Love, of course, is the underlying theme of this novel, but it occurred to me that it is also a symbol with deeper connotations.
The love Dr. Urbino and Fermina Daza have in their marriage is one that is typical in long term relationships. It includes an interdependency and yet a silent insistence on some small measure of self. It is enduring amid a relative stability that withstands events that threaten to disrupt it.
Reading further into the book, we see the similarity of this particular relationship to the political environment of the country in which they live. There are constant wars, large and small, going on somewhere close by; rebellions that erupt and fall–very much like a marriage. And it is out of total devotion and dedication–and a sense of lost independence–that this love evokes the passion to bring about the action.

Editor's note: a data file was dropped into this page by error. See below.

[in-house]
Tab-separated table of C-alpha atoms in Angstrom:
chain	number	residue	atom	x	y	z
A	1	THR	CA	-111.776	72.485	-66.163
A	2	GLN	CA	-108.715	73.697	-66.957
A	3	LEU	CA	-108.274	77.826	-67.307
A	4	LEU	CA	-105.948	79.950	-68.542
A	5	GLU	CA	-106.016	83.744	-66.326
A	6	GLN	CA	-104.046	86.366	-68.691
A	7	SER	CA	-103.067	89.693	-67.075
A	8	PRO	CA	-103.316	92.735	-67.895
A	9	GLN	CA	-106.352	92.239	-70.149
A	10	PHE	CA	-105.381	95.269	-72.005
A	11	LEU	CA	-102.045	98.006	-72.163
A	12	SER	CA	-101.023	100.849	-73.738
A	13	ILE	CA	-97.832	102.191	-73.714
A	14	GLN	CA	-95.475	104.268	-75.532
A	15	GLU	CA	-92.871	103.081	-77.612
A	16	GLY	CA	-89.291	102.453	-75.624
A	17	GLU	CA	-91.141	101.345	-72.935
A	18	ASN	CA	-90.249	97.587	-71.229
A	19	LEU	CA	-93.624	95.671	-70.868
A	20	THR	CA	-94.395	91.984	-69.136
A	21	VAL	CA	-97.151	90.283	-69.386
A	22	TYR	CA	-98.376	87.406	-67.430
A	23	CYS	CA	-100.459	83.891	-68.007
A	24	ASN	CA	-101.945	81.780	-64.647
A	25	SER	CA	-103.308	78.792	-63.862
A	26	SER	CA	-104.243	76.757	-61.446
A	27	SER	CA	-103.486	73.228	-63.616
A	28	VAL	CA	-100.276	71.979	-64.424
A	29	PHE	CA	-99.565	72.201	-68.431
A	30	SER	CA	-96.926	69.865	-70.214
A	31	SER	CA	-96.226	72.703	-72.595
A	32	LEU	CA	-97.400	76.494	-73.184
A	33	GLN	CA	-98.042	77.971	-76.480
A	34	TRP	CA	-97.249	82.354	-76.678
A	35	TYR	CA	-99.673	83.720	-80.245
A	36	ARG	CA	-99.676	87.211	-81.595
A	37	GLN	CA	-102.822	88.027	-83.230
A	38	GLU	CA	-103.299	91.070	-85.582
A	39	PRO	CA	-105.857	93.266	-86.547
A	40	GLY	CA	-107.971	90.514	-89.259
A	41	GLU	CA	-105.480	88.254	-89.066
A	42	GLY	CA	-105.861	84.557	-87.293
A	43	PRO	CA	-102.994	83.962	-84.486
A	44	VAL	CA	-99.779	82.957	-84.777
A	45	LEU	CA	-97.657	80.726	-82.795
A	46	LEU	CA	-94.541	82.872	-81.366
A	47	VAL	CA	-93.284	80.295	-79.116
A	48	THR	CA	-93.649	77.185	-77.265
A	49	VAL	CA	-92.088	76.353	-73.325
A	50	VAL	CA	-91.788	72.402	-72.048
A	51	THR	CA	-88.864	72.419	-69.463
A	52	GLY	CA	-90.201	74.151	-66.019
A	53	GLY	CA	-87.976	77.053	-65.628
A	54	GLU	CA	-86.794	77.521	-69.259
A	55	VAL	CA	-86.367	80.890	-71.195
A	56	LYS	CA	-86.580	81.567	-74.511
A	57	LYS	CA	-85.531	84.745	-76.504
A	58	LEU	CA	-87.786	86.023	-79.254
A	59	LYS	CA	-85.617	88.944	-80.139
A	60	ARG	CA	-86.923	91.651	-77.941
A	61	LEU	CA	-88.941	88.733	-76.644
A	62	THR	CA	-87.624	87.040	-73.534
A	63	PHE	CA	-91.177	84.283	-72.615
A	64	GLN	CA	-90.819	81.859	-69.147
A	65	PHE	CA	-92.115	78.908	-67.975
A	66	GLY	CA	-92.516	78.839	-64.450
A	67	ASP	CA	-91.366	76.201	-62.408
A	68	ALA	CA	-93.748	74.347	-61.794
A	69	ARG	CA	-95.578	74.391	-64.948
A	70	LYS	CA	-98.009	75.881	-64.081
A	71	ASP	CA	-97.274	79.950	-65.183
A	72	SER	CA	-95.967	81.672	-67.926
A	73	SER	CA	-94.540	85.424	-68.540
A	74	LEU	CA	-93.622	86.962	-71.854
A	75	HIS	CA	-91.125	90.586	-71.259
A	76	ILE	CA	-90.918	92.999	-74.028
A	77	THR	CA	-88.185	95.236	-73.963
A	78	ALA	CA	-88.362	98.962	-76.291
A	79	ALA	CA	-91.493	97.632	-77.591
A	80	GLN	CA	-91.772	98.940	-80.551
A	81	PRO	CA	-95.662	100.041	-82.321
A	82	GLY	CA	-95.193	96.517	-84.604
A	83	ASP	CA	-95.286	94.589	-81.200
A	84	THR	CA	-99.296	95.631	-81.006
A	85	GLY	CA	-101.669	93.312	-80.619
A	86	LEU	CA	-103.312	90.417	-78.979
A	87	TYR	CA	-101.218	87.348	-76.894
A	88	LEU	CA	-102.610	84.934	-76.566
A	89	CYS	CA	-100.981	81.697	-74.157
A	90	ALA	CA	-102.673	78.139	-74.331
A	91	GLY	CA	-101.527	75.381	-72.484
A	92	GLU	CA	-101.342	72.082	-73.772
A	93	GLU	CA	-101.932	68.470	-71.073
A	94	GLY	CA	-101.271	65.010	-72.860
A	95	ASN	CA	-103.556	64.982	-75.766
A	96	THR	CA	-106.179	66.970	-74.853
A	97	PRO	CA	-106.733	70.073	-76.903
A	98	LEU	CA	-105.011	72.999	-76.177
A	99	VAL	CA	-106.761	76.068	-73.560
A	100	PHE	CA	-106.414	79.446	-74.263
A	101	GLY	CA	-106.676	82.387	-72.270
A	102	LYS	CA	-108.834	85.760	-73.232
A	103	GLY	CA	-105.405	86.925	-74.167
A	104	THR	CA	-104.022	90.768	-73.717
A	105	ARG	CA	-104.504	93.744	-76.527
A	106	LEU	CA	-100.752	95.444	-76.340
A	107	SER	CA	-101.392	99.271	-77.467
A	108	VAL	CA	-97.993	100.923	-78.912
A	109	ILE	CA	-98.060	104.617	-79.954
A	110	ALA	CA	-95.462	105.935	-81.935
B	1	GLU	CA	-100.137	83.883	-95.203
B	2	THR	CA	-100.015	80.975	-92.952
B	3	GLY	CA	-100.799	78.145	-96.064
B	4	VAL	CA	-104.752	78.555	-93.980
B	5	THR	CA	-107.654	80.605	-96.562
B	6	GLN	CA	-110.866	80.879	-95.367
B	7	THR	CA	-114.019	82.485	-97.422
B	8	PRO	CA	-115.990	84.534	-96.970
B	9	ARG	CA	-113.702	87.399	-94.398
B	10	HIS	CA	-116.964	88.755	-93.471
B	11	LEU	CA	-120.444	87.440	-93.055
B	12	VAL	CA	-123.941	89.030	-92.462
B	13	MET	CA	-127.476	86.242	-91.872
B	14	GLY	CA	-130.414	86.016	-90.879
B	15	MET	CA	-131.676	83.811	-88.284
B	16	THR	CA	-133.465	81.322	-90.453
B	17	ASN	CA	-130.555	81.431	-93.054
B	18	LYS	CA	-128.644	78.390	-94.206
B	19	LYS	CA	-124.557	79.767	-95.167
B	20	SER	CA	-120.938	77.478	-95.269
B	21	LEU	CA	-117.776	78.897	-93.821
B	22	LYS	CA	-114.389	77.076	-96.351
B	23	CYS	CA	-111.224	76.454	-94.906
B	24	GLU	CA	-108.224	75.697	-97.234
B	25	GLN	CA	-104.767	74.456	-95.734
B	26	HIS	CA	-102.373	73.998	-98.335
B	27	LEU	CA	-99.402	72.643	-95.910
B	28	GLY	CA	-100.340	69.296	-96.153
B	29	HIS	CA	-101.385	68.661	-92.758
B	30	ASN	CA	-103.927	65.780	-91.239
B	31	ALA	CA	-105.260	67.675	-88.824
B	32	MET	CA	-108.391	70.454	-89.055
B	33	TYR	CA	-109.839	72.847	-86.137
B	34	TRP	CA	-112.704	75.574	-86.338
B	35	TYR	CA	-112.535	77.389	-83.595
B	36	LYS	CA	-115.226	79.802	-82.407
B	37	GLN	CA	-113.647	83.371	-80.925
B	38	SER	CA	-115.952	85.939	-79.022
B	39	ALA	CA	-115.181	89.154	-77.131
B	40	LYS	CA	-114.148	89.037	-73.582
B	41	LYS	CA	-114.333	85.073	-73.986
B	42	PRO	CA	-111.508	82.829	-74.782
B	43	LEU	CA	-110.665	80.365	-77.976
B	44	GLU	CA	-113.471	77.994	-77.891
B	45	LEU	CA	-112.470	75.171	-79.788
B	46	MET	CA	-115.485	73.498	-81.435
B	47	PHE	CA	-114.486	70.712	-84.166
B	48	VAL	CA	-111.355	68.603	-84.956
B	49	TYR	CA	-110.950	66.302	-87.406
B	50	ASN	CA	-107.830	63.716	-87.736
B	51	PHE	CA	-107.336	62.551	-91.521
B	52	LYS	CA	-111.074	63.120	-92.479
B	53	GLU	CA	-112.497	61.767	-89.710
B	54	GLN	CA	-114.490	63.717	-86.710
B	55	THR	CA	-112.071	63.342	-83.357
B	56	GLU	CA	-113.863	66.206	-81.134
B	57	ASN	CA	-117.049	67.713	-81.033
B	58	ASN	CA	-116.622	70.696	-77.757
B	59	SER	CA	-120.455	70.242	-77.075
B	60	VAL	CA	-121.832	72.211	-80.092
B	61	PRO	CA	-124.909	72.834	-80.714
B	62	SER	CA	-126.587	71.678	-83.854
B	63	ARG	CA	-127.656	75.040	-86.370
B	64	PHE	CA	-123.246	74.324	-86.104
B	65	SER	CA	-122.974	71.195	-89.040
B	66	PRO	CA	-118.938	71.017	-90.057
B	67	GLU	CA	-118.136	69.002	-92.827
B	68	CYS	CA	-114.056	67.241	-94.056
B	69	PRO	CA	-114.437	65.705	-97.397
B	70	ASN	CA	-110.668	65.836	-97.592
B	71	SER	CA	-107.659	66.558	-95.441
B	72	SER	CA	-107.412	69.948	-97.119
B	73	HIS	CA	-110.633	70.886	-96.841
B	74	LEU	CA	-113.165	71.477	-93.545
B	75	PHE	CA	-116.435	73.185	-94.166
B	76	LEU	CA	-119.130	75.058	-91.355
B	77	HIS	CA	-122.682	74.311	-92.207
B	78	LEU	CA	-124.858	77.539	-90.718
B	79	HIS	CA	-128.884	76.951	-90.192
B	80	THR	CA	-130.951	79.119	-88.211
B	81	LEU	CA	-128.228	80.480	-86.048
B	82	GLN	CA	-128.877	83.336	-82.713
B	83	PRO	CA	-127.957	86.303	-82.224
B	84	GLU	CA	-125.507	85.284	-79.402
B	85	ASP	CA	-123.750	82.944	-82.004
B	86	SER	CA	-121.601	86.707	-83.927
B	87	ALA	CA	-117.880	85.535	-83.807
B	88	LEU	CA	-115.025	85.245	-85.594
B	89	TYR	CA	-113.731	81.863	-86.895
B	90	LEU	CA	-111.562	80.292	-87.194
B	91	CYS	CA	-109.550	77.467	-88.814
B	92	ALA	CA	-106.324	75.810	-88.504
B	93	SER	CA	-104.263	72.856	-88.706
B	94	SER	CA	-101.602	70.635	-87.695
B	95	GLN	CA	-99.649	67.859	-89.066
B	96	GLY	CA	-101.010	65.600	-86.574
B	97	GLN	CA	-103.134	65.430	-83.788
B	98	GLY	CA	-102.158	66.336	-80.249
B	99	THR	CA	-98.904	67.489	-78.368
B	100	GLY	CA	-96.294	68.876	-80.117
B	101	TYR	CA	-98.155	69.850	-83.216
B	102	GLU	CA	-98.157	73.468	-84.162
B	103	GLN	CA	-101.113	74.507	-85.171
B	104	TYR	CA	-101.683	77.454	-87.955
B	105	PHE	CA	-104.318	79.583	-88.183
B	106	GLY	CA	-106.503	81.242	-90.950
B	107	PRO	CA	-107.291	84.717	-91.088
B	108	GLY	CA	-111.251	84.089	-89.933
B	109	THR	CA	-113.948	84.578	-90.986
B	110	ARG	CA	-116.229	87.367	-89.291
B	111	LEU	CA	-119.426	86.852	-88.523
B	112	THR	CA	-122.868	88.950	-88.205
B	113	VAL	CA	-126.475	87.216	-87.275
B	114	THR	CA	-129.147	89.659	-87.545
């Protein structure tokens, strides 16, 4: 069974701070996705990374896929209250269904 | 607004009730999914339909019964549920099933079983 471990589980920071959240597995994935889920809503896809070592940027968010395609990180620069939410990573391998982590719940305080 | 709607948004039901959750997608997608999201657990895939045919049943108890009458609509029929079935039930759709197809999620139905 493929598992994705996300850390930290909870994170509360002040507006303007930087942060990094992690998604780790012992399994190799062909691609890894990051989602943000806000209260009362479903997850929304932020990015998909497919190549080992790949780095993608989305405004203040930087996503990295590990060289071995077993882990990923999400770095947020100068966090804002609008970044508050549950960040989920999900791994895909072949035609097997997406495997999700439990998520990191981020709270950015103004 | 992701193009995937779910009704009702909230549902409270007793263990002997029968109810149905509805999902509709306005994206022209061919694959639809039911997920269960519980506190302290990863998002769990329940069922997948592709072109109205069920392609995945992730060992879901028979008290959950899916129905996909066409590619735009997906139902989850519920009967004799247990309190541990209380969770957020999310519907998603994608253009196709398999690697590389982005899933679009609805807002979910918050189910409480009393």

But then we go into a different kind of love, that of Florentino Ariza for Fermina Daza when she was a young girl. His relentless adoration finally convinces her to react with the same passion; yet this comes about when they have done no more than exchange a few verbal words but written hundreds of letters. It is blind commitment, not knowing the other well, not willing to reveal self prior to the sealing of the fate.
I wonder, what is this akin to in the world of politics?